How to Prevent Runoff Pollution From Your Garden

comments (0) April 25th, 2016

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MeganWild MeganWild, member
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You carefully tend to your garden and lawn, giving it the extra fertilizer to help it flourish, but water runoff can strip all of this hard work away. As the garden nutrients get washed out, they end up in local water sources, which results in pollution.


To prevent the erosion of your garden, as well as to protect the environment, here are five ways to prevent runoff.


Collect the Rain

When the rain hits your garage or house, it gets directed down eave troughs and out to gardens and lawns. This stream of water runs quickly and carries with it the topsoil and the nutrients you've added to the garden.


You can prevent this, and also lower your water bill. It's done with a rain barrel. The large, usually plastic, containers can be positioned under a downspout from your eaves trough. The barrel will collect the incoming water instead of letting it drain away.


The collected water can then be used strategically and in the places YOU choose - without a drop of water coming out of your tap or garden hose and raising your monthly water bill.


Rain barrels are available at most gardening centers and home improvement stores. You can also make your own. You can find or make one that suits the style and space you have.


Once you've purchased or designed the model you want, make sure to find level spot to place it. You can put a concrete slab underneath the barrel to keep the tank level.


Dig a Swale

Redirect run-off by creating a swale on your lawn. This is a small divot dug directly into in your lawn, a fair distance from your home, that will collect the rainwater.


This task will require heavy-duty equipment that can dig in the neighborhood of three to four feet. This can typically be done over the course of a weekend by a contractor, or you can undertake the project yourself. A short-term rental, such as a small excavator can quickly create the depth needed for this project. Your back will thank you, and most heavy equipment dealers handle the transportation logistics, so all you have to worry about is the execution portion.


You can also add rocks to the swale for style and function. The rocks help stabilize the soil structure and act as filters. Make sure you have large rocks in place if the flow of water is substantial.


Take the time to look into what's buried under your property, such as utility lines below the surface. You can contact the federally designated call-before-you-dig number. It's there specifically to help homeowners avoid hurting themselves or damaging utilities.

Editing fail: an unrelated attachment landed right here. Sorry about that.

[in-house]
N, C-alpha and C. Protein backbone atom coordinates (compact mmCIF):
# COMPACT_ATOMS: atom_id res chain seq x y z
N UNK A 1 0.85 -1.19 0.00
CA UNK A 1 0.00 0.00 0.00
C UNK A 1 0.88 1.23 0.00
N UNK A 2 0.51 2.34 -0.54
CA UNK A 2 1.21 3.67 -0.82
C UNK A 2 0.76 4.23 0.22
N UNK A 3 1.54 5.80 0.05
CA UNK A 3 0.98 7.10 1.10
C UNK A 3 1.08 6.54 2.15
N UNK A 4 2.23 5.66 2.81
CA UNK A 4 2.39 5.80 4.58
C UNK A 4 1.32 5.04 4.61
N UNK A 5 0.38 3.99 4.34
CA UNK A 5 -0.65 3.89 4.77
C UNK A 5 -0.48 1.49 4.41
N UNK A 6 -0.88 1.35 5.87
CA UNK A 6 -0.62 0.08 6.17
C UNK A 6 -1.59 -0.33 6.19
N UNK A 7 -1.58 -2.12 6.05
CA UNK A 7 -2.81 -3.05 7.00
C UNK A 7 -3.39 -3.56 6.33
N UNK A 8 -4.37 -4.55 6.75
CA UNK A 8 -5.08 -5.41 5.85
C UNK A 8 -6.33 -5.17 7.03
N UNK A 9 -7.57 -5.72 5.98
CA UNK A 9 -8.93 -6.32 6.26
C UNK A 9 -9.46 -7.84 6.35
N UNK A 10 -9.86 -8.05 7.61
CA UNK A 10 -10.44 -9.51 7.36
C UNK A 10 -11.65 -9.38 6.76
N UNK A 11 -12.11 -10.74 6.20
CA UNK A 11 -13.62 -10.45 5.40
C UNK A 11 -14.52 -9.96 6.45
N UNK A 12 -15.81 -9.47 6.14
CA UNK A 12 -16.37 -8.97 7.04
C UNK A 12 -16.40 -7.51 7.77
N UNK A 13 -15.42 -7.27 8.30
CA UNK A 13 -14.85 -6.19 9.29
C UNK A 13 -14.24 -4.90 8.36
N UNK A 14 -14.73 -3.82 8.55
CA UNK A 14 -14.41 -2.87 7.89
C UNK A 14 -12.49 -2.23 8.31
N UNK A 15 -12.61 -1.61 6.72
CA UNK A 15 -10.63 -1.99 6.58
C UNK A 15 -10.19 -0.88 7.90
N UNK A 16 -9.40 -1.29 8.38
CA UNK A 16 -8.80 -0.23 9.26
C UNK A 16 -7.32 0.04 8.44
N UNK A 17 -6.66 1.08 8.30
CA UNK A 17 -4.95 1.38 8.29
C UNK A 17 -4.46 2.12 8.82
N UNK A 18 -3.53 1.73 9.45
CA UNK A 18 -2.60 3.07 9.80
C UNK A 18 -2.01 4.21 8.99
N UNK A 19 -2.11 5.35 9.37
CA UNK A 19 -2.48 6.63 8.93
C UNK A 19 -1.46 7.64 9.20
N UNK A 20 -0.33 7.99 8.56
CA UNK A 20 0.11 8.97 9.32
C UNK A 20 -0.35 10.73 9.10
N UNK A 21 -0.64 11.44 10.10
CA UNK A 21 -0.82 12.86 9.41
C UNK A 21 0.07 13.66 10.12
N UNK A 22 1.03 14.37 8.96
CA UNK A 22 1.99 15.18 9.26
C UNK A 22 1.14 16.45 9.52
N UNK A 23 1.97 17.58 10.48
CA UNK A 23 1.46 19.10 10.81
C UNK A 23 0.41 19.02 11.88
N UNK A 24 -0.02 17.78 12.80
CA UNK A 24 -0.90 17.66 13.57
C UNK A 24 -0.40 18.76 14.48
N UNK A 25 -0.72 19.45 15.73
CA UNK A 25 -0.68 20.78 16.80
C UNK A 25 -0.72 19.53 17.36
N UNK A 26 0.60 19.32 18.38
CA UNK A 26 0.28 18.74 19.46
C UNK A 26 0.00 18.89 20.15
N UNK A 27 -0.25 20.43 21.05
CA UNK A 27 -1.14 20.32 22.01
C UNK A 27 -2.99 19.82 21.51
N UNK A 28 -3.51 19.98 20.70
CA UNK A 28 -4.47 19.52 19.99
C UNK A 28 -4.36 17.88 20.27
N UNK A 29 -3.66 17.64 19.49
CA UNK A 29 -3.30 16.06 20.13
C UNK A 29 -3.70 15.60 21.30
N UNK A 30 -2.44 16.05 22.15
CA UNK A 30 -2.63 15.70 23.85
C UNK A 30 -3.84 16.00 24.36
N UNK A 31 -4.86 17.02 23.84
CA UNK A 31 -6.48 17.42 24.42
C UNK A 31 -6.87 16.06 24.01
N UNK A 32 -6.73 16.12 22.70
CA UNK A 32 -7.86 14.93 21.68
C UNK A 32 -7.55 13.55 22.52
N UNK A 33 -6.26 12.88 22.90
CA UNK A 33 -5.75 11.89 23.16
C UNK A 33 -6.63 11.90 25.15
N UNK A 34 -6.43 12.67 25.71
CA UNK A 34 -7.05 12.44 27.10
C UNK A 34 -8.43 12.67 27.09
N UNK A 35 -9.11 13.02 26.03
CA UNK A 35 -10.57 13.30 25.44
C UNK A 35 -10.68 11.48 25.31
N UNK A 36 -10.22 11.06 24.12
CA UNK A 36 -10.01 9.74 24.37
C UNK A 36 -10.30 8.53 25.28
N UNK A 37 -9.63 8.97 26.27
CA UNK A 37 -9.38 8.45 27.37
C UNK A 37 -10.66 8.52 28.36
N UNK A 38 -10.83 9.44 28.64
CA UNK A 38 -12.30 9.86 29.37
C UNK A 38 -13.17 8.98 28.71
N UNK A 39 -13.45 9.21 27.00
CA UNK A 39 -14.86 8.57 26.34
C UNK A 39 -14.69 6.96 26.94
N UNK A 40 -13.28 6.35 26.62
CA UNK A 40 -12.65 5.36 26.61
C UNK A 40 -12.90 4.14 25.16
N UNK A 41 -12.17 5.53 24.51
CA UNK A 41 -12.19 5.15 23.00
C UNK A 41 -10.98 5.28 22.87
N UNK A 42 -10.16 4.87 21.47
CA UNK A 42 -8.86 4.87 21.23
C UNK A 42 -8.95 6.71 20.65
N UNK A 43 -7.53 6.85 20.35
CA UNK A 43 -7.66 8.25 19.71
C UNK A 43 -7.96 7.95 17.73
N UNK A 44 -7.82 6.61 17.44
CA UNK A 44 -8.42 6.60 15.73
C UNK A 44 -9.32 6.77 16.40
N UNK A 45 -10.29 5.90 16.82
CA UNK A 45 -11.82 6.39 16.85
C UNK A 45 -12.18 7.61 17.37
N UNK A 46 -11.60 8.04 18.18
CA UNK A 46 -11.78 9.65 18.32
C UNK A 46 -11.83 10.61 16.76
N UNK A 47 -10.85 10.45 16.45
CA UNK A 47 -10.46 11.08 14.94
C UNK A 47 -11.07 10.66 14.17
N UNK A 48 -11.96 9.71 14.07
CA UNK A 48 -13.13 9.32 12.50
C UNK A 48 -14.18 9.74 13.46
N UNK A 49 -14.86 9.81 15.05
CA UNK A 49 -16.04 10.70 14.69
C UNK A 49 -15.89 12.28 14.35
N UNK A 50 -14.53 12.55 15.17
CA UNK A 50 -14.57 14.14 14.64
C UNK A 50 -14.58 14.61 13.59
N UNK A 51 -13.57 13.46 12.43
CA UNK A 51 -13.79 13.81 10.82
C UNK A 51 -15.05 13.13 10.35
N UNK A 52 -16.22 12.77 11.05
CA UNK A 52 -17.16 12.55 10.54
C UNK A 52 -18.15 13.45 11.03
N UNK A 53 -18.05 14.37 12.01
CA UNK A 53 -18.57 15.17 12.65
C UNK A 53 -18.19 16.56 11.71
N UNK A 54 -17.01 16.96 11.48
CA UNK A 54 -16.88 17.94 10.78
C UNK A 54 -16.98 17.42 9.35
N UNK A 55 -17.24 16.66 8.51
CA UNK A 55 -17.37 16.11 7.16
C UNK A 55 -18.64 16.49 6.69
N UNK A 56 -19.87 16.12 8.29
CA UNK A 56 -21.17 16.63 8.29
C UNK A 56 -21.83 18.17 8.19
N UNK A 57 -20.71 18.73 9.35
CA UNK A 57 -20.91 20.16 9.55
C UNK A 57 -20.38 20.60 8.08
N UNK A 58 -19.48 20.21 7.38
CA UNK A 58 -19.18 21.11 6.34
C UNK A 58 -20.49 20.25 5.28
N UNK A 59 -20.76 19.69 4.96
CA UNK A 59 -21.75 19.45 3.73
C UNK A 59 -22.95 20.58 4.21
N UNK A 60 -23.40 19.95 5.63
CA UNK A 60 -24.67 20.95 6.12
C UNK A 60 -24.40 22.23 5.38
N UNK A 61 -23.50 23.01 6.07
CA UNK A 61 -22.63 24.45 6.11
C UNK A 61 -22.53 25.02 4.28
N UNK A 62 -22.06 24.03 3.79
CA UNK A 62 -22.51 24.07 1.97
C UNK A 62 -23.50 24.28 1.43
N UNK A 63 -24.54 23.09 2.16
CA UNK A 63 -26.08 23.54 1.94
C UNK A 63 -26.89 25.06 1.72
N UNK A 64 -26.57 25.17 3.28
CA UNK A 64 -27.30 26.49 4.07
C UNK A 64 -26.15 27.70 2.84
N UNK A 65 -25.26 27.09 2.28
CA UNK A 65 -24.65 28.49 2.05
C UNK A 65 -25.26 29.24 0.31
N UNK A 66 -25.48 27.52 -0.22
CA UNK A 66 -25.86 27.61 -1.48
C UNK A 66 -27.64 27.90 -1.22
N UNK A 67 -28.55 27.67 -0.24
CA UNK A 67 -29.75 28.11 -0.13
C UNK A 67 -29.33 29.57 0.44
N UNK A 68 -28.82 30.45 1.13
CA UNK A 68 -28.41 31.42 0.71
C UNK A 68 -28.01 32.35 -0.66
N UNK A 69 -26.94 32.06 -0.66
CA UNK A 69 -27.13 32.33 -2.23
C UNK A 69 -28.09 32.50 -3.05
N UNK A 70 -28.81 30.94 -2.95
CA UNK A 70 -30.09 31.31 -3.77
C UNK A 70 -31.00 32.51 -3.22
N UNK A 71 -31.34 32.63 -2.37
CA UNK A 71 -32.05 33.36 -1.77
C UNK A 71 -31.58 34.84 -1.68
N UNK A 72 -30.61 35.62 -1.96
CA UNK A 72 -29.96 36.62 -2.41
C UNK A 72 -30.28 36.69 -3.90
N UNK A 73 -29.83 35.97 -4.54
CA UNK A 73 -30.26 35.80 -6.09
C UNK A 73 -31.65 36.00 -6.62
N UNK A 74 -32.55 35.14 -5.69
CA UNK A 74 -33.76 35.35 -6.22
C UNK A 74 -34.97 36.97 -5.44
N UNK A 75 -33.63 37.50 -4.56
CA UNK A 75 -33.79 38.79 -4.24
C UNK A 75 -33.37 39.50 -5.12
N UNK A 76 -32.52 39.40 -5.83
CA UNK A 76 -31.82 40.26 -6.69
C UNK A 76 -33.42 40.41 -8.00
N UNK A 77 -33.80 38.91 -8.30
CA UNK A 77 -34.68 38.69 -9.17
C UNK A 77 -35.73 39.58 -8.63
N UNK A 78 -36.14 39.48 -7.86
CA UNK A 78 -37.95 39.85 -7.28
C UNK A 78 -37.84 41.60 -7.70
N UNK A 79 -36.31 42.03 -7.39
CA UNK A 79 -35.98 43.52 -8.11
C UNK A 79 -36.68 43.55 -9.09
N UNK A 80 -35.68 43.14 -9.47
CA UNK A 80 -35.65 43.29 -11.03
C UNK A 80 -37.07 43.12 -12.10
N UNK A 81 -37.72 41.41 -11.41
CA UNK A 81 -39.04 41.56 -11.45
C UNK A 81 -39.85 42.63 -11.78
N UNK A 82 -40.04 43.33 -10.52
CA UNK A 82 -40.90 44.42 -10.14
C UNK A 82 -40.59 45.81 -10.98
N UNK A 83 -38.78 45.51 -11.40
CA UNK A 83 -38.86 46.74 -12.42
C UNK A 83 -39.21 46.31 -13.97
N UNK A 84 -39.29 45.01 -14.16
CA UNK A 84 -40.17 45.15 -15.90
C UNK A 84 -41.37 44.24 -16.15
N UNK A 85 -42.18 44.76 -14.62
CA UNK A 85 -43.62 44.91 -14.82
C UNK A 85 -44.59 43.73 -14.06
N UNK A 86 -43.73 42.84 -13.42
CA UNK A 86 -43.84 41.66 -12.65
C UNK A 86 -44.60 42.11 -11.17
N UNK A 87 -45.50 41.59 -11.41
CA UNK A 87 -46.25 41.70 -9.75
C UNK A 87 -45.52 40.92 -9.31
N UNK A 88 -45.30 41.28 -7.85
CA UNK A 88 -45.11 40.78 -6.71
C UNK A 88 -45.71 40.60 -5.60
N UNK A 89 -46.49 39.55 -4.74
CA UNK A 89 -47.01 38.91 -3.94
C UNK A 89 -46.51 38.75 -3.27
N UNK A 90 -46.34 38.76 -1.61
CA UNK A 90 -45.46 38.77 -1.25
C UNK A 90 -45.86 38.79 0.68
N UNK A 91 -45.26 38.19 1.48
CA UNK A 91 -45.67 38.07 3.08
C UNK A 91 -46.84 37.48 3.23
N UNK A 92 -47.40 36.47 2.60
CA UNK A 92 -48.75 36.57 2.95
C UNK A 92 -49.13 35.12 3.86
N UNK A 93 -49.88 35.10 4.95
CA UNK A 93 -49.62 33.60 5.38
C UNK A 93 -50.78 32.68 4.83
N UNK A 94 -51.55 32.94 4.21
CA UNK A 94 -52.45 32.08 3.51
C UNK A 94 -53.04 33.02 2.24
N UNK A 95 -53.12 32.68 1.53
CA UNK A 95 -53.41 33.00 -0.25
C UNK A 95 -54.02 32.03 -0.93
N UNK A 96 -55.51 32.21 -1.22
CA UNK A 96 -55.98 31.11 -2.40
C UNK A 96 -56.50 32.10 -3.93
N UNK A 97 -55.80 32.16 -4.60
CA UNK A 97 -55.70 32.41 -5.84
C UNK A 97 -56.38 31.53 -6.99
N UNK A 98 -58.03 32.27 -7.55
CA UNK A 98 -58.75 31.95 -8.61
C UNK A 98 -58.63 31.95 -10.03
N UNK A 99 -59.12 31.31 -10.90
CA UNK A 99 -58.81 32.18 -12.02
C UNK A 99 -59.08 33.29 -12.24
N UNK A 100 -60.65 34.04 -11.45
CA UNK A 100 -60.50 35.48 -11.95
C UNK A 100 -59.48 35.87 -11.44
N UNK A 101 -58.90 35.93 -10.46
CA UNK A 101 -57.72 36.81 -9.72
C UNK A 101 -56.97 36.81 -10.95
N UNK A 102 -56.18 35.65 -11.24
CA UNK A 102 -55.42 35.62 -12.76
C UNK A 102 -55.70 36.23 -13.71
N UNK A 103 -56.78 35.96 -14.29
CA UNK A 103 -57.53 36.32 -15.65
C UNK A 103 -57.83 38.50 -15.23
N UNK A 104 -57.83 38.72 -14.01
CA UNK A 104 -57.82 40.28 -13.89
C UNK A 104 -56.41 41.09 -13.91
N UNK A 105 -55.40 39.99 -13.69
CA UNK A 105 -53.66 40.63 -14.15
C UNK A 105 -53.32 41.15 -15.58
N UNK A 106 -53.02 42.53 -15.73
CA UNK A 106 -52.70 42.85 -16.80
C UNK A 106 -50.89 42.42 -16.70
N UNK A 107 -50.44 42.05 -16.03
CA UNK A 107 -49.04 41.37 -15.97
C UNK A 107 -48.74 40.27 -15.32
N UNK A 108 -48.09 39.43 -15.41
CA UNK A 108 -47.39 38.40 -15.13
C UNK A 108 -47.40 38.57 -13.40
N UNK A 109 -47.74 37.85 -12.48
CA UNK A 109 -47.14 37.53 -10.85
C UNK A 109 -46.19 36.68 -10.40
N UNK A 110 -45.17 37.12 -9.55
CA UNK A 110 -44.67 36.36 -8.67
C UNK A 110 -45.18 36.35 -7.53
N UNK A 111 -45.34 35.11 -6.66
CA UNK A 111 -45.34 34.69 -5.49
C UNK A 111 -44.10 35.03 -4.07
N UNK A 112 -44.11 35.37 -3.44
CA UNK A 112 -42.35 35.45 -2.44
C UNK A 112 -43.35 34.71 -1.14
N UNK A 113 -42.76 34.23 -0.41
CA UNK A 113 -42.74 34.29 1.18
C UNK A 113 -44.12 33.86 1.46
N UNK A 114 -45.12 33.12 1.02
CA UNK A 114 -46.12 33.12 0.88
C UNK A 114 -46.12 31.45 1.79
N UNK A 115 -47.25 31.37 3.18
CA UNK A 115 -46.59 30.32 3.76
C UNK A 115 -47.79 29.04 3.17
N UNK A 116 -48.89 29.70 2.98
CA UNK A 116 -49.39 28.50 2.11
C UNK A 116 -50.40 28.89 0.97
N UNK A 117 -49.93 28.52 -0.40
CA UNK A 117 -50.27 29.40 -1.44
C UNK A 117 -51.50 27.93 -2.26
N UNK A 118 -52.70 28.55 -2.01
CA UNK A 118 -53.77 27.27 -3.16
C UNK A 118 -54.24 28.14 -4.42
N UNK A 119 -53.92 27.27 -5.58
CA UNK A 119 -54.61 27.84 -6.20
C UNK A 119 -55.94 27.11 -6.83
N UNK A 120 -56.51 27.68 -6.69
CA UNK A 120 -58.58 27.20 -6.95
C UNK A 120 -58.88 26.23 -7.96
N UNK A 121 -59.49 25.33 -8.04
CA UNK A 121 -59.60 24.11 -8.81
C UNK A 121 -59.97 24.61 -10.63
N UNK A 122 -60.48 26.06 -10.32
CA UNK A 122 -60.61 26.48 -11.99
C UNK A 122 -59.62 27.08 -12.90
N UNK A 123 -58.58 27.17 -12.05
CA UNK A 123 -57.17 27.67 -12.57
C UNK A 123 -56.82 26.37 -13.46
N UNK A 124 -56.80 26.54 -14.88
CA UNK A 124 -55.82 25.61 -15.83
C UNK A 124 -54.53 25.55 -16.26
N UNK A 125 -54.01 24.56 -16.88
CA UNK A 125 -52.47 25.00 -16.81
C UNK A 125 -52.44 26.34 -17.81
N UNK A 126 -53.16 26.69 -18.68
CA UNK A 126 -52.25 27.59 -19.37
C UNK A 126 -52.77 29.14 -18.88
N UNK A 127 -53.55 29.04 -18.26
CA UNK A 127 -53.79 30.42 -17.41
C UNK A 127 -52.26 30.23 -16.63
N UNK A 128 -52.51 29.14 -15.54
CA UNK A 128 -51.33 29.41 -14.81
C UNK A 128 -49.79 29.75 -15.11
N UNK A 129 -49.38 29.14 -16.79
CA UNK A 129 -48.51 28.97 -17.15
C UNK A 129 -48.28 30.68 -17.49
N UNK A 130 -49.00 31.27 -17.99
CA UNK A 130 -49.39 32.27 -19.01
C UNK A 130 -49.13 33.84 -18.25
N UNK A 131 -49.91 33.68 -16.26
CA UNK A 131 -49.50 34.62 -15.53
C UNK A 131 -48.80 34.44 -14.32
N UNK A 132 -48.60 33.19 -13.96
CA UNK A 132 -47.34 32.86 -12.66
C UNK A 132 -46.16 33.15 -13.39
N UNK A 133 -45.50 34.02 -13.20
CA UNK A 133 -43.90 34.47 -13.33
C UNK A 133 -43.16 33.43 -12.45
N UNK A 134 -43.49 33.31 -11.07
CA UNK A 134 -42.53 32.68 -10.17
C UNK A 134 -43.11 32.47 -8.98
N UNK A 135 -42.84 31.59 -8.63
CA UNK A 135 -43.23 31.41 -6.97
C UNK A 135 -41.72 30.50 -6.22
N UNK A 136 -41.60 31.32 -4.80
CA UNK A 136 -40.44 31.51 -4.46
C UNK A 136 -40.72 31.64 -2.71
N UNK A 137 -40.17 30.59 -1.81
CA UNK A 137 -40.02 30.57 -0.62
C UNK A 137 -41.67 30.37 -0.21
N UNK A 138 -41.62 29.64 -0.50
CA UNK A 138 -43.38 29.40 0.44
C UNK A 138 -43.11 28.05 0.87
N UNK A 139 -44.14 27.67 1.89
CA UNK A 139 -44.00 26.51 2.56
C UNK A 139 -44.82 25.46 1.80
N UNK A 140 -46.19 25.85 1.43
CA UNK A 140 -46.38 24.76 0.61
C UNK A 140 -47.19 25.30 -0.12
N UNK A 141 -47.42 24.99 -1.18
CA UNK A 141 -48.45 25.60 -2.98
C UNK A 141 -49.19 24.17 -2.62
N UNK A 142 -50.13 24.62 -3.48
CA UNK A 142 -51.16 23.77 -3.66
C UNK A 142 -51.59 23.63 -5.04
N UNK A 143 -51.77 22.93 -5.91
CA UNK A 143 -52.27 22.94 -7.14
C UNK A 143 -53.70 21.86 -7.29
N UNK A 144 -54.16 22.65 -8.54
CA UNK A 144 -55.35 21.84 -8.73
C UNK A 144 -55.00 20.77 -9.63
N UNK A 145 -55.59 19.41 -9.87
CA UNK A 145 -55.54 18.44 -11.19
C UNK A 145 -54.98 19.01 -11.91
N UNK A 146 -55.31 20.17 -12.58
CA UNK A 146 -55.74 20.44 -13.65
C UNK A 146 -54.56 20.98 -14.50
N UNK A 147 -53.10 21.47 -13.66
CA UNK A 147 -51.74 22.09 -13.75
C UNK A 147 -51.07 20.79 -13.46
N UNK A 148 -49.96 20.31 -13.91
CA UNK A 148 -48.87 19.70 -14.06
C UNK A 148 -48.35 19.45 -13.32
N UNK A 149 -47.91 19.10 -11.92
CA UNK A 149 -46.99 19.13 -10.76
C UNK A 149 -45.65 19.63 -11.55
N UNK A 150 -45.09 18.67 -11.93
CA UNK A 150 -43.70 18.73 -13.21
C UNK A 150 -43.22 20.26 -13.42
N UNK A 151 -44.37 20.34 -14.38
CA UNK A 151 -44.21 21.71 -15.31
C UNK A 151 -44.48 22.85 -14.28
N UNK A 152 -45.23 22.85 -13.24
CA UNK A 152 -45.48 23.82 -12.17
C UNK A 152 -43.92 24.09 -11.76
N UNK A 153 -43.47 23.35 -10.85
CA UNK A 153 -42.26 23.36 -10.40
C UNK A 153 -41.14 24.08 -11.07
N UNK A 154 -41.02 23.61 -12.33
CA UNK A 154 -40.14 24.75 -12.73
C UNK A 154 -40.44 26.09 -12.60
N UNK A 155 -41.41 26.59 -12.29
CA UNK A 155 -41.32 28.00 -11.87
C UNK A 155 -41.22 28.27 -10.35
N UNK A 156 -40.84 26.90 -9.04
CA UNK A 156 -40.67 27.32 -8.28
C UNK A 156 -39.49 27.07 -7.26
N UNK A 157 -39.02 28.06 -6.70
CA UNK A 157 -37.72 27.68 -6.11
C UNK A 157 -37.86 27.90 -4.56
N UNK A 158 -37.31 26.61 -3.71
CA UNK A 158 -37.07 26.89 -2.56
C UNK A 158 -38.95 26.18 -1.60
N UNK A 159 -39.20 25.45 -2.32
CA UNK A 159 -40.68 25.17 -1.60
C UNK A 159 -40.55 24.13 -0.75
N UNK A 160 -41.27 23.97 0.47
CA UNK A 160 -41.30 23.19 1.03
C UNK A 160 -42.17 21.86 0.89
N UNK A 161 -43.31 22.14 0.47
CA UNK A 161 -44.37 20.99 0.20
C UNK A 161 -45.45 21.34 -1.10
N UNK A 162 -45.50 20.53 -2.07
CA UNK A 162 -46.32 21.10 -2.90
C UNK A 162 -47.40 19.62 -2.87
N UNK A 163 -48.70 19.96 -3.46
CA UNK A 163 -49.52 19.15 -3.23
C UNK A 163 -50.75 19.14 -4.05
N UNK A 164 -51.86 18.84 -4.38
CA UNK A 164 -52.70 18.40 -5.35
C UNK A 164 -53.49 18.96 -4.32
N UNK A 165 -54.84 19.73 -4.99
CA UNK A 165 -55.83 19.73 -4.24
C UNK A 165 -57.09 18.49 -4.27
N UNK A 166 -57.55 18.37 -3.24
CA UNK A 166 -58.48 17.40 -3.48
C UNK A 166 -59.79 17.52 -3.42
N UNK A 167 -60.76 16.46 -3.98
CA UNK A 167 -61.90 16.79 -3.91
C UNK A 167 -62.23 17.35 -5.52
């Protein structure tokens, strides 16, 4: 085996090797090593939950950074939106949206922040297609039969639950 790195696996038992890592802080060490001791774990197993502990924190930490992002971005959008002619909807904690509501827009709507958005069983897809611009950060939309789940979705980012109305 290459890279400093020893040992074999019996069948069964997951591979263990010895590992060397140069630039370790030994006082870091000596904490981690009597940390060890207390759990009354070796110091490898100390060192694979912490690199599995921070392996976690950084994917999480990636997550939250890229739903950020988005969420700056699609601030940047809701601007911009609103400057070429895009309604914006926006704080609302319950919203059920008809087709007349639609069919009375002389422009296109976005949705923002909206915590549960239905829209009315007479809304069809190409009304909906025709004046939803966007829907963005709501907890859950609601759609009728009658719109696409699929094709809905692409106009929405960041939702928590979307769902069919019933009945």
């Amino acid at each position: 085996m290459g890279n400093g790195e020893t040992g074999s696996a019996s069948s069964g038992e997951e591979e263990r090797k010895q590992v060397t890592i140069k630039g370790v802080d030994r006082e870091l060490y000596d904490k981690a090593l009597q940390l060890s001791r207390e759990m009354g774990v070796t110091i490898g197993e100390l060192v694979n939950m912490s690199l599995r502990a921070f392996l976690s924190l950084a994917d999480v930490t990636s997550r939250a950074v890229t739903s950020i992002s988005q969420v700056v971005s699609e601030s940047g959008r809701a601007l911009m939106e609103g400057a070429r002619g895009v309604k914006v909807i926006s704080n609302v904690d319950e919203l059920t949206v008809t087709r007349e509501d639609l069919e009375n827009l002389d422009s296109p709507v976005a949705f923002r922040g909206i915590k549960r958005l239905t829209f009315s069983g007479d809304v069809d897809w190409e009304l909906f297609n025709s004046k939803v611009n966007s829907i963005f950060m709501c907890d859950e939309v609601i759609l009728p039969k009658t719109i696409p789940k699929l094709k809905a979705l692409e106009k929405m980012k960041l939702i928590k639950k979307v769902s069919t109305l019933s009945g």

Get Rid of Impermeable Surfaces

When rain can't penetrate a surface, it simply runs over and off it. This only increases runoff. Asphalt, concrete and hard soil are examples of impermeable surfaces found on your property. If, or when, you decide to replace such surfaces, consider opting for one of the various types of gravel or flagstone.


These surfaces allow water to be absorbed by the ground in the spaces between them. This will slow the flow of the runoff water.


Grade Your Land

The more angled your lawn and garden, the more runoff you'll have. To prevent this, you can level your land. This will ensure the water you add to your garden and lawn stays put and gets absorbed where you want it to be. This requires professional equipment and, quite possibly, a professional to operate it.


If you're still experiencing runoff even through your lawn is fairly level, it can mean your lawn isn't absorbing moisture. This is can be caused by soil compaction, where the soil is densely packed and hard. You can try replacing the lawn or breaking it up by aerating.


Reduce Pollutants

You are in control of many of the substances that get added to your lawn and garden and create dangerous runoff. Cut down on the chemicals you use and look for more natural alternatives. The fewer foreign substances you add to your garden, the less impactful runoff you'll have.


Unnecessarily losing moisture from your garden and lawn via runoff is not only a pain, but it can also create pollution. To minimize your environmental impact, consider these five ways to prevent runoff pollution from your garden. You'll be a good steward to the ecosystem, and save yourself money while you're at it.

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posted in: Gardening, Runoff